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How can I prepare my kindergartener for shots?
Q: My daughter is going for her kindergarten checkup, and she’ll be getting her shots. I don’t know whether it’s better to tell her in advance about them. What’s the best way to reduce her fear?
A: Starting kindergarten and going through the pre-kindergarten checkup is a major milestone in your daughter’s life. The more you can do to help her feel proud about being a big girl, and feel reassured about the check-up and shots, the better she’ll do. Children who know in advance that they’ll be getting a shot usually do better than children who are surprised by it. It’s helpful for your daughter to know she can trust you to tell her important things, and to have some time to prepare herself emotionally. Here are some tips for reducing your daughter’s fear of shots:

In advance:
  • Start talking with your daughter about the checkup a couple of days in advance. (Too much advance notice could give her more time to worry about it.) Explain that the doctor will make sure she’s healthy and ready to start kindergarten. Encourage her to have a positive attitude by talking about how nice the doctor is.
  • Explain what will happen at the check-up: The doctor will ask her about the things she likes doing, and let her draw a picture and play some games. The doctor will also look in her eyes, ears and mouth, listen to her heart and feel her tummy. Also, be honest with her about the shots. Explain that all children and adults need shots to stay healthy. You can tell her that she already got some shots when she was a baby. You might also mention some of the older children she knows who got kindergarten shots already. Explain that the shot is a little needle in her arm and she’ll feel a pinch, but it’ll be over quickly. Let her know it’s OK to cry if she needs to. Show her how it helps to pretend your finger is a birthday candle that you blow out during the shot.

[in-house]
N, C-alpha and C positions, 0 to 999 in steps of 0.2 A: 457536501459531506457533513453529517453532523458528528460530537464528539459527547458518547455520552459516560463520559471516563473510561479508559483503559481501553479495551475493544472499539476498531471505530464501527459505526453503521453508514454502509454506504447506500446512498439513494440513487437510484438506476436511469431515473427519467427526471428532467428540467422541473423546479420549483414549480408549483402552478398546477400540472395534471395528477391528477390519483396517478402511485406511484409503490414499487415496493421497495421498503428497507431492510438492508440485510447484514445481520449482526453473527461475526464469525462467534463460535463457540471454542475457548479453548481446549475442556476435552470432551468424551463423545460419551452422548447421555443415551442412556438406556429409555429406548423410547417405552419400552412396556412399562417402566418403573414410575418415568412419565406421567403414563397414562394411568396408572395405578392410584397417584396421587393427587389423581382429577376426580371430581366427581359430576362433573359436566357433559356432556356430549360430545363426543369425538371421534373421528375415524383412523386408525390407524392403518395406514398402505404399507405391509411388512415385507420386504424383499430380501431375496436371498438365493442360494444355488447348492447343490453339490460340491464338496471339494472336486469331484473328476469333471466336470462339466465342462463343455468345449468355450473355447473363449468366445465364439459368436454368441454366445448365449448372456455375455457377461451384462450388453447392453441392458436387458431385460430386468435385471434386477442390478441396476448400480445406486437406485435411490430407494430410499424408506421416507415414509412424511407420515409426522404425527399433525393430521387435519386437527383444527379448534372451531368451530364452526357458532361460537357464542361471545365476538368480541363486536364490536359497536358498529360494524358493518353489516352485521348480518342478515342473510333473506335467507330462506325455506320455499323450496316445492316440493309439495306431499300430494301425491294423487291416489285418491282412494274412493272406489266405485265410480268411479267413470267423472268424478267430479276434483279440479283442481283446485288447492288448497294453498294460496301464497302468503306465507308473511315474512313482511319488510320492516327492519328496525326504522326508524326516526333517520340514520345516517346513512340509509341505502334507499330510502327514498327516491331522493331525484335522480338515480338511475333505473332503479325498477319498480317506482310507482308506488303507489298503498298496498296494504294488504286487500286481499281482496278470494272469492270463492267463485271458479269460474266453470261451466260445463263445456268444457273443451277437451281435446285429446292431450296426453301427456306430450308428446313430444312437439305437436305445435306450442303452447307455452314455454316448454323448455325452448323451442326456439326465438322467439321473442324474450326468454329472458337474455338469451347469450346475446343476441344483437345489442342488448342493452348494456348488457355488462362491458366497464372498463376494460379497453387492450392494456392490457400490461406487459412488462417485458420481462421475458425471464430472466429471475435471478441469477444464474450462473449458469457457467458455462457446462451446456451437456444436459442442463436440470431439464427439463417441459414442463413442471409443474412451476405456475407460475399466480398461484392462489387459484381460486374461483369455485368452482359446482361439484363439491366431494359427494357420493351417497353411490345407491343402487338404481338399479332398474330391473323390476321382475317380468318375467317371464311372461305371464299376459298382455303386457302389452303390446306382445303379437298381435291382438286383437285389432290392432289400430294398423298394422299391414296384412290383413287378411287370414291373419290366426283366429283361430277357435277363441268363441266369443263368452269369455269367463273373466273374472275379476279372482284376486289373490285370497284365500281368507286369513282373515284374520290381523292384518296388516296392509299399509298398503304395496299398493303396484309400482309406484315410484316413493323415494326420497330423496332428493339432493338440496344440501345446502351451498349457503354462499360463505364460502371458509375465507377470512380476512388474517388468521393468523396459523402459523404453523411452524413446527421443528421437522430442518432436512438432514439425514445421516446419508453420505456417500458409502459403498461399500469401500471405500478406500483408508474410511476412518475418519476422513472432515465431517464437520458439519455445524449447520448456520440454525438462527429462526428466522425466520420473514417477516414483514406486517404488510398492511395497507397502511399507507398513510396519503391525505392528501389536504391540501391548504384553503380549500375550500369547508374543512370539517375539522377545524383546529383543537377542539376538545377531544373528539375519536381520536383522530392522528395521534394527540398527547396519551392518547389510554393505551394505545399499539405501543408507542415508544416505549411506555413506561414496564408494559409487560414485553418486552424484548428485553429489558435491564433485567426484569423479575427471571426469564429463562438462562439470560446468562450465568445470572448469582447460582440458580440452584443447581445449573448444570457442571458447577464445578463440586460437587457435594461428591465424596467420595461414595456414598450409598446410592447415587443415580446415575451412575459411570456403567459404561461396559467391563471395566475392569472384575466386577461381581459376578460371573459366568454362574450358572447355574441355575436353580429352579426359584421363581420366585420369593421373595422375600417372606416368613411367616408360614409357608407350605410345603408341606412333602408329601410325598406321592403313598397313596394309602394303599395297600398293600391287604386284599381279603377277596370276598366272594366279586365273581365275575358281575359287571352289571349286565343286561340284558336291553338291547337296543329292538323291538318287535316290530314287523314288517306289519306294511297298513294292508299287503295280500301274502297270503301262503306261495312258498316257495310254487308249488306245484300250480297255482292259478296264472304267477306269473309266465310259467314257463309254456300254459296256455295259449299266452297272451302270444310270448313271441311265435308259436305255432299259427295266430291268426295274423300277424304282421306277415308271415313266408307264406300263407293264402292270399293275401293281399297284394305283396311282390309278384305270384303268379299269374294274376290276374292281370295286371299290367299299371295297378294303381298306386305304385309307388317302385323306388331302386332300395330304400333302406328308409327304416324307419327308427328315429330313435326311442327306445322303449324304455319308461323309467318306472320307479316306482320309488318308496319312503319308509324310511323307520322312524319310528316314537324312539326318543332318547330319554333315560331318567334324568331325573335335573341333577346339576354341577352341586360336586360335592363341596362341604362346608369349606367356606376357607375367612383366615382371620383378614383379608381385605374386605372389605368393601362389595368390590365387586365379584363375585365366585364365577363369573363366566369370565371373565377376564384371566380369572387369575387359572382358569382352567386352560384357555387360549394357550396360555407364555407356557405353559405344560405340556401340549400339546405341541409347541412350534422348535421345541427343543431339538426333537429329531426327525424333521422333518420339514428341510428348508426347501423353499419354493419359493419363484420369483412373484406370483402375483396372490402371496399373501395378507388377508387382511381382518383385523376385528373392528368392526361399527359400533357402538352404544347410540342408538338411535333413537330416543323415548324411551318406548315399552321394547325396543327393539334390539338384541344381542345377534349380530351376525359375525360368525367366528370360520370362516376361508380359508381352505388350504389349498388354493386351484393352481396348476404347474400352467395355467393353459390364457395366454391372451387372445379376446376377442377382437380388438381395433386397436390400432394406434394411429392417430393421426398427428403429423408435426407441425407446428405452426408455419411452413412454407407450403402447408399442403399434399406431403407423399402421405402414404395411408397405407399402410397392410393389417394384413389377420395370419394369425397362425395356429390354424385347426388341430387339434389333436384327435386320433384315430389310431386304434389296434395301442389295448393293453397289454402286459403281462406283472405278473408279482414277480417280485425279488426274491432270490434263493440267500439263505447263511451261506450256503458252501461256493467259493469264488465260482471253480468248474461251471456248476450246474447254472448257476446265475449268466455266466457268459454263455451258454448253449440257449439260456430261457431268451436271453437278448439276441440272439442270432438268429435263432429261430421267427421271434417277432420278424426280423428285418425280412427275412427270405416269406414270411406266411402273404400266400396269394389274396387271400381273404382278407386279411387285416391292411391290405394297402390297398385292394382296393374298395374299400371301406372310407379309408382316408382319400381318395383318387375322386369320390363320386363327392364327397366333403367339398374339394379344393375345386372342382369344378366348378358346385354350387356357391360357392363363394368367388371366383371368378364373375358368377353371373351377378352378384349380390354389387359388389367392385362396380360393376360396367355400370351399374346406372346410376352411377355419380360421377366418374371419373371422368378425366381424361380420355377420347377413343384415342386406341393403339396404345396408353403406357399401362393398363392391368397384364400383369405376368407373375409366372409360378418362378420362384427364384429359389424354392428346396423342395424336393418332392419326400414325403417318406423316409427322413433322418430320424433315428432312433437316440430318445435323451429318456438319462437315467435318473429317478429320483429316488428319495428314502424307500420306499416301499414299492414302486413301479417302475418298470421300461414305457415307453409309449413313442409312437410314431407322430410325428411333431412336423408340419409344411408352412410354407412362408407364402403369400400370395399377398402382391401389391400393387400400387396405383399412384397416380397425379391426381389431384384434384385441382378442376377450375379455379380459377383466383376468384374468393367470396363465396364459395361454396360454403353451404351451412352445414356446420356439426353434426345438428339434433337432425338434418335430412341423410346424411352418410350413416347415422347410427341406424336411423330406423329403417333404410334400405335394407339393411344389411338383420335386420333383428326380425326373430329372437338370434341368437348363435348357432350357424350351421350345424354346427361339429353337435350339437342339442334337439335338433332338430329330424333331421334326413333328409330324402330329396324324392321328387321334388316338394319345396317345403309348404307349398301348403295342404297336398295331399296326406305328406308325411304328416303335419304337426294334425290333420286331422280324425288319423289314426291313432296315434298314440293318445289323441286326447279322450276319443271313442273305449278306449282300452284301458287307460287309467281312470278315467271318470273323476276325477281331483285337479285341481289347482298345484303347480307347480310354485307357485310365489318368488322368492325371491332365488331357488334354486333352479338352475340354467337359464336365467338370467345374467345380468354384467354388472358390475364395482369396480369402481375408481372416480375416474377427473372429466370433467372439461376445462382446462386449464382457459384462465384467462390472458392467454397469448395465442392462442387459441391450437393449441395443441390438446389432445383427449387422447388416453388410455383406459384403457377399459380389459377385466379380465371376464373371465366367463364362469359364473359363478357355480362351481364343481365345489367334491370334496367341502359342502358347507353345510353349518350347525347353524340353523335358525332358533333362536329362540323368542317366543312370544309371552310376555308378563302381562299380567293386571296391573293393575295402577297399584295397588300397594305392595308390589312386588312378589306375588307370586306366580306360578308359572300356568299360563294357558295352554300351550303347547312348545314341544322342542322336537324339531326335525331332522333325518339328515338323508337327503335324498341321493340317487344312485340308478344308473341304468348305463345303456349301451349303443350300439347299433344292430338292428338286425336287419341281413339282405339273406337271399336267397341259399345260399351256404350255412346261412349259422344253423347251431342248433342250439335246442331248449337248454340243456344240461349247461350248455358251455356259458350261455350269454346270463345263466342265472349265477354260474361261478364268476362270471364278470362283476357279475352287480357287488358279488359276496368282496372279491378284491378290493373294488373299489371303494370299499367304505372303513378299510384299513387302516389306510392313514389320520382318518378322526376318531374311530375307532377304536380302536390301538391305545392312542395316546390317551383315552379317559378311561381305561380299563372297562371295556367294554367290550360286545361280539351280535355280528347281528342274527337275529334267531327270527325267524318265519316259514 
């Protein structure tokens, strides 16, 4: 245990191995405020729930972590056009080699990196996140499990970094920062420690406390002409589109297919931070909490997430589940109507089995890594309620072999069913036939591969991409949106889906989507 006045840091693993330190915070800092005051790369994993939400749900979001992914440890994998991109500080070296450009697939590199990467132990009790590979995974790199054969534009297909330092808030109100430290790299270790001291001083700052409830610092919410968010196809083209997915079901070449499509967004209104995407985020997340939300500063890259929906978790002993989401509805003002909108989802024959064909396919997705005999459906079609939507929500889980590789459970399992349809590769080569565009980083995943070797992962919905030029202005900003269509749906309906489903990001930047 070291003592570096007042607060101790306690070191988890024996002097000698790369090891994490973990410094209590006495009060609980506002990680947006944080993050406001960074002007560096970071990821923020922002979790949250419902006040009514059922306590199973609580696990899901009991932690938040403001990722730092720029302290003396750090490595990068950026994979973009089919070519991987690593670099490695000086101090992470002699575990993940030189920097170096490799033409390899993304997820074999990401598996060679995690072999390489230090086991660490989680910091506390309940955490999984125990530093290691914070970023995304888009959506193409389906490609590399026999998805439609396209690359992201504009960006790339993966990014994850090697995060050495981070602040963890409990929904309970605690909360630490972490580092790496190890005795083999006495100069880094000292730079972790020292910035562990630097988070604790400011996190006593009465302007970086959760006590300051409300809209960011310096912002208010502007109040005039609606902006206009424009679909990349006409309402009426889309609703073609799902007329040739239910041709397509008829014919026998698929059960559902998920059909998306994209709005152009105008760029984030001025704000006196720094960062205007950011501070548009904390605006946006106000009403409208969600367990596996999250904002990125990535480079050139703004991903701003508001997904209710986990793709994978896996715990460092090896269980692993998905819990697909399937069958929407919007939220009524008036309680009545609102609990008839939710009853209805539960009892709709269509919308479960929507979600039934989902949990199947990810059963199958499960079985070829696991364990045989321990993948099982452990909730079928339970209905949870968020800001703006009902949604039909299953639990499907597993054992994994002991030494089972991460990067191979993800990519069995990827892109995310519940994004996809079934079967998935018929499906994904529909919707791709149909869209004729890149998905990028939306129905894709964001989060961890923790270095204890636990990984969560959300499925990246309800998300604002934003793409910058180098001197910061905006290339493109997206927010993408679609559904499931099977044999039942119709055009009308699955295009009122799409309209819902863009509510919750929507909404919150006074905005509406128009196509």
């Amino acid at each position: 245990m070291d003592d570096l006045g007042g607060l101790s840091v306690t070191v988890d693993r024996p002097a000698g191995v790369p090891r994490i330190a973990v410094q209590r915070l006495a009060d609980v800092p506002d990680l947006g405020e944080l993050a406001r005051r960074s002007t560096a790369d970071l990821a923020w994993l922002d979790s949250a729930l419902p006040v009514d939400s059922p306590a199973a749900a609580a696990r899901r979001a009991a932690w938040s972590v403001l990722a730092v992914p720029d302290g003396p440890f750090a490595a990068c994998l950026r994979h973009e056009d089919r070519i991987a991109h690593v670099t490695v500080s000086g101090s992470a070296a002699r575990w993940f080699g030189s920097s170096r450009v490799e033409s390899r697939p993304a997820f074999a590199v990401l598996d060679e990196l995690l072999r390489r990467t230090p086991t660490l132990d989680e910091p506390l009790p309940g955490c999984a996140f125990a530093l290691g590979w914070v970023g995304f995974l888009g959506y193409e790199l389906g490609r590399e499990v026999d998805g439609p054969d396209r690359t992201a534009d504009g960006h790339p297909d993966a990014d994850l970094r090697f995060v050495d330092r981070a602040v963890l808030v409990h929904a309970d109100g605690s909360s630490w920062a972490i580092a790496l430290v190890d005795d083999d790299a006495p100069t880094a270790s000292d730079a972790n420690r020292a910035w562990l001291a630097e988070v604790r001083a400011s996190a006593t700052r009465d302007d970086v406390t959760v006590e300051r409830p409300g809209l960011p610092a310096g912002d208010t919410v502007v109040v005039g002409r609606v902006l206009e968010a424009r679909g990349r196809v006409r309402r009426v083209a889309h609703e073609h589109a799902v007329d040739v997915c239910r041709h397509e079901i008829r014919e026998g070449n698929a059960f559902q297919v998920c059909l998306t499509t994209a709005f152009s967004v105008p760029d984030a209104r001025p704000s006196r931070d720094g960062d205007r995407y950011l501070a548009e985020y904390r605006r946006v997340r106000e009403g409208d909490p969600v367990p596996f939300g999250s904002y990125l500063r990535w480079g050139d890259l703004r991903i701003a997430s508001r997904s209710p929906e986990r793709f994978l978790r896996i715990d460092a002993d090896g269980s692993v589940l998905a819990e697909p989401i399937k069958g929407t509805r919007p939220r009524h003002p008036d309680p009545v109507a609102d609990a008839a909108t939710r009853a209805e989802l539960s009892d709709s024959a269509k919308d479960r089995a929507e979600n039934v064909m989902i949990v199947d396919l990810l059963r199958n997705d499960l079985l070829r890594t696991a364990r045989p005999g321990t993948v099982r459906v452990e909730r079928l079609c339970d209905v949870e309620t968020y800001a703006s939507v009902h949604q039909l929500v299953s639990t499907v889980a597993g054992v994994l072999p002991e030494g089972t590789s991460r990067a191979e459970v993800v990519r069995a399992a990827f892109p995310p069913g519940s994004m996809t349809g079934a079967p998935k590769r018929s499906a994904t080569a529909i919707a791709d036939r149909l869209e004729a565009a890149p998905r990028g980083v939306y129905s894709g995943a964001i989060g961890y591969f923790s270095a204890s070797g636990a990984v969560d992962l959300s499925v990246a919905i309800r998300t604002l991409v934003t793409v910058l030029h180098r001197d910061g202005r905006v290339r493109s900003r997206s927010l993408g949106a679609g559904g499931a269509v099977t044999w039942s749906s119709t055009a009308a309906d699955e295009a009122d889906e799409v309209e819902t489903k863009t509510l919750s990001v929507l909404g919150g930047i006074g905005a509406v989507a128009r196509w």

• Consider reading a children’s book about going to the doctor. You can ask the librarian for suggestions.
  • Consider getting a children’s doctor kit. She can prepare for the medical visit by using the stethoscope and giving a shot to you or her stuffed animals. Talk through the exam with her. “Teddy Bear is asking, ’What are you listening for?’ ’What will the shot feel like?’”
  • Plan to do something special after the checkup. Ask your daughter how she would like to celebrate being ready for kindergarten. It might involve going to the park or for a swim, seeing a movie together, getting a new book or toy, or getting an ice cream cone.
At the doctor’s office:
  • In the waiting room, keep her busy by reading, playing with toys or talking together. Try to stay relaxed and upbeat.
  • Talk your daughter through the medical visit. If she appears nervous, stay close by. You can remind her how you prepared together. “Remember we read in the book about the stethoscope? What is the doctor listening for in your chest?”
  • Right before the shots, tell your child to take deep breaths and blow out the birthday candle, like you practiced.
  • After the shots, give her a hug. Let her know you understand that it hurt, but she did a good job. Finish the day with your special celebration of her readiness for kindergarten.